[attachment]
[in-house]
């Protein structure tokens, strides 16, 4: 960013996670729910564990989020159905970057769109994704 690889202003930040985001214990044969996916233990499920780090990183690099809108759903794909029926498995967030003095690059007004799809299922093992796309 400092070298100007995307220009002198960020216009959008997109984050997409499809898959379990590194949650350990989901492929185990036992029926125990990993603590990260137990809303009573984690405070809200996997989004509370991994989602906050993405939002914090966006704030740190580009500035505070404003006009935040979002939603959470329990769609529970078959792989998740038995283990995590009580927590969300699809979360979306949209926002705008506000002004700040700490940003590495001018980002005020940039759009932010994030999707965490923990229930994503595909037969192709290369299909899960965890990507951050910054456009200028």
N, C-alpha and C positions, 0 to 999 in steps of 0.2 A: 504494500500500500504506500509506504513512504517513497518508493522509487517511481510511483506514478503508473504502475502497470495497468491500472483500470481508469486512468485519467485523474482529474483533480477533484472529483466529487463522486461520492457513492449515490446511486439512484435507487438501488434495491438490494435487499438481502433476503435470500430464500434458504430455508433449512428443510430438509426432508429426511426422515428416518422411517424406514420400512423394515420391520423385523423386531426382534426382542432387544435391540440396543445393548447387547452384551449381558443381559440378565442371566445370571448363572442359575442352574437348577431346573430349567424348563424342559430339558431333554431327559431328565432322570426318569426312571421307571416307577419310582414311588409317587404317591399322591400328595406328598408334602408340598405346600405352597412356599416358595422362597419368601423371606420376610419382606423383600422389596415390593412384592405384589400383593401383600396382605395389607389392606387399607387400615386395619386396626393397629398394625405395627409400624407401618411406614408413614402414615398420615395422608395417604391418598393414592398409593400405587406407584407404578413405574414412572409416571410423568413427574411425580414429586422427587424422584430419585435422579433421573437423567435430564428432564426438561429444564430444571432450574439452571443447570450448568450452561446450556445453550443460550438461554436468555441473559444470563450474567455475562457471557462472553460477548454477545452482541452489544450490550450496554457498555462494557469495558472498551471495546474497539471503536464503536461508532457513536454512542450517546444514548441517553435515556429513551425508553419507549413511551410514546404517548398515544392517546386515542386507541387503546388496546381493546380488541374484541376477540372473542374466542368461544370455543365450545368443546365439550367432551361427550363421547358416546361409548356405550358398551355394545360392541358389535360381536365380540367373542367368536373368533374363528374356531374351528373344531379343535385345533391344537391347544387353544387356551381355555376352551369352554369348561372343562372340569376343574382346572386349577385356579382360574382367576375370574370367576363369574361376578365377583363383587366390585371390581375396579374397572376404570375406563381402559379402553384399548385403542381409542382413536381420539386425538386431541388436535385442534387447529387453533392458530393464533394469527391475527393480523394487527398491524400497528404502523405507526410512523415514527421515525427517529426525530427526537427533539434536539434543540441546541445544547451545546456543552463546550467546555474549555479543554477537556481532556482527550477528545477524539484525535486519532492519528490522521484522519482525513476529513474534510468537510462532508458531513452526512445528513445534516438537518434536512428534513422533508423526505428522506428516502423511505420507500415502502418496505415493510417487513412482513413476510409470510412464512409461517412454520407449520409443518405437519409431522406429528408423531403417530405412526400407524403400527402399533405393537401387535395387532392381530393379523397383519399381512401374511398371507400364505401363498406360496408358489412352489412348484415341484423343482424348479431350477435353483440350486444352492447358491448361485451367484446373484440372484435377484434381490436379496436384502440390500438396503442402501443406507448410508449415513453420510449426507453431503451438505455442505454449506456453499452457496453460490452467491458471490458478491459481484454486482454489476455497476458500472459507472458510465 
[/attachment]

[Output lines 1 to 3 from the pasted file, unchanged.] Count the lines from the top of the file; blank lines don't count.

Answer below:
[in-house]
């Protein structure tokens, strides 16, 4: 960013996670729910564990989020159905970057769109994704 690889202003930040985001214990044969996916233990499920780090990183690099809108759903794909029926498995967030003095690059007004799809299922093992796309 400092070298100007995307220009002198960020216009959008997109984050997409499809898959379990590194949650350990989901492929185990036992029926125990990993603590990260137990809303009573984690405070809200996997989004509370991994989602906050993405939002914090966006704030740190580009500035505070404003006009935040979002939603959470329990769609529970078959792989998740038995283990995590009580927590969300699809979360979306949209926002705008506000002004700040700490940003590495001018980002005020940039759009932010994030999707965490923990229930994503595909037969192709290369299909899960965890990507951050910054456009200028």
N, C-alpha and C positions, 0 to 999 in steps of 0.2 A: 504494500500500500504506500509506504513512504517513497518508493522509487517511481510511483506514478503508473504502475502497470495497468491500472483500470481508469486512468485519467485523474482529474483533480477533484472529483466529487463522486461520492457513492449515490446511486439512484435507487438501488434495491438490494435487499438481502433476503435470500430464500434458504430455508433449512428443510430438509426432508429426511426422515428416518422411517424406514420400512423394515420391520423385523423386531426382534426382542432387544435391540440396543445393548447387547452384551449381558443381559440378565442371566445370571448363572442359575442352574437348577431346573430349567424348563424342559430339558431333554431327559431328565432322570426318569426312571421307571416307577419310582414311588409317587404317591399322591400328595406328598408334602408340598405346600405352597412356599416358595422362597419368601423371606420376610419382606423383600422389596415390593412384592405384589400383593401383600396382605395389607389392606387399607387400615386395619386396626393397629398394625405395627409400624407401618411406614408413614402414615398420615395422608395417604391418598393414592398409593400405587406407584407404578413405574414412572409416571410423568413427574411425580414429586422427587424422584430419585435422579433421573437423567435430564428432564426438561429444564430444571432450574439452571443447570450448568450452561446450556445453550443460550438461554436468555441473559444470563450474567455475562457471557462472553460477548454477545452482541452489544450490550450496554457498555462494557469495558472498551471495546474497539471503536464503536461508532457513536454512542450517546444514548441517553435515556429513551425508553419507549413511551410514546404517548398515544392517546386515542386507541387503546388496546381493546380488541374484541376477540372473542374466542368461544370455543365450545368443546365439550367432551361427550363421547358416546361409548356405550358398551355394545360392541358389535360381536365380540367373542367368536373368533374363528374356531374351528373344531379343535385345533391344537391347544387353544387356551381355555376352551369352554369348561372343562372340569376343574382346572386349577385356579382360574382367576375370574370367576363369574361376578365377583363383587366390585371390581375396579374397572376404570375406563381402559379402553384399548385403542381409542382413536381420539386425538386431541388436535385442534387447529387453533392458530393464533394469527391475527393480523394487527398491524400497528404502523405507526410512523415514527421515525427517529426525530427526537427533539434536539434543540441546541445544547451545546456543552463546550467546555474549555479543554477537556481532556482527550477528545477524539484525535486519532492519528490522521484522519482525513476529513474534510468537510462532508458531513452526512445528513445534516438537518434536512428534513422533508423526505428522506428516502423511505420507500415502502418496505415493510417487513412482513413476510409470510412464512409461517412454520407449520409443518405437519409431522406429528408423531403417530405412526400407524403400527402399533405393537401387535395387532392381530393379523397383519399381512401374511398371507400364505401363498406360496408358489412352489412348484415341484423343482424348479431350477435353483440350486444352492447358491448361485451367484446373484440372484435377484434381490436379496436384502440390500438396503442402501443406507448410508449415513453420510449426507453431503451438505455442505454449506456453499452457496453460490452467491458471490458478491459481484454486482454489476455497476458500472459507472458510465 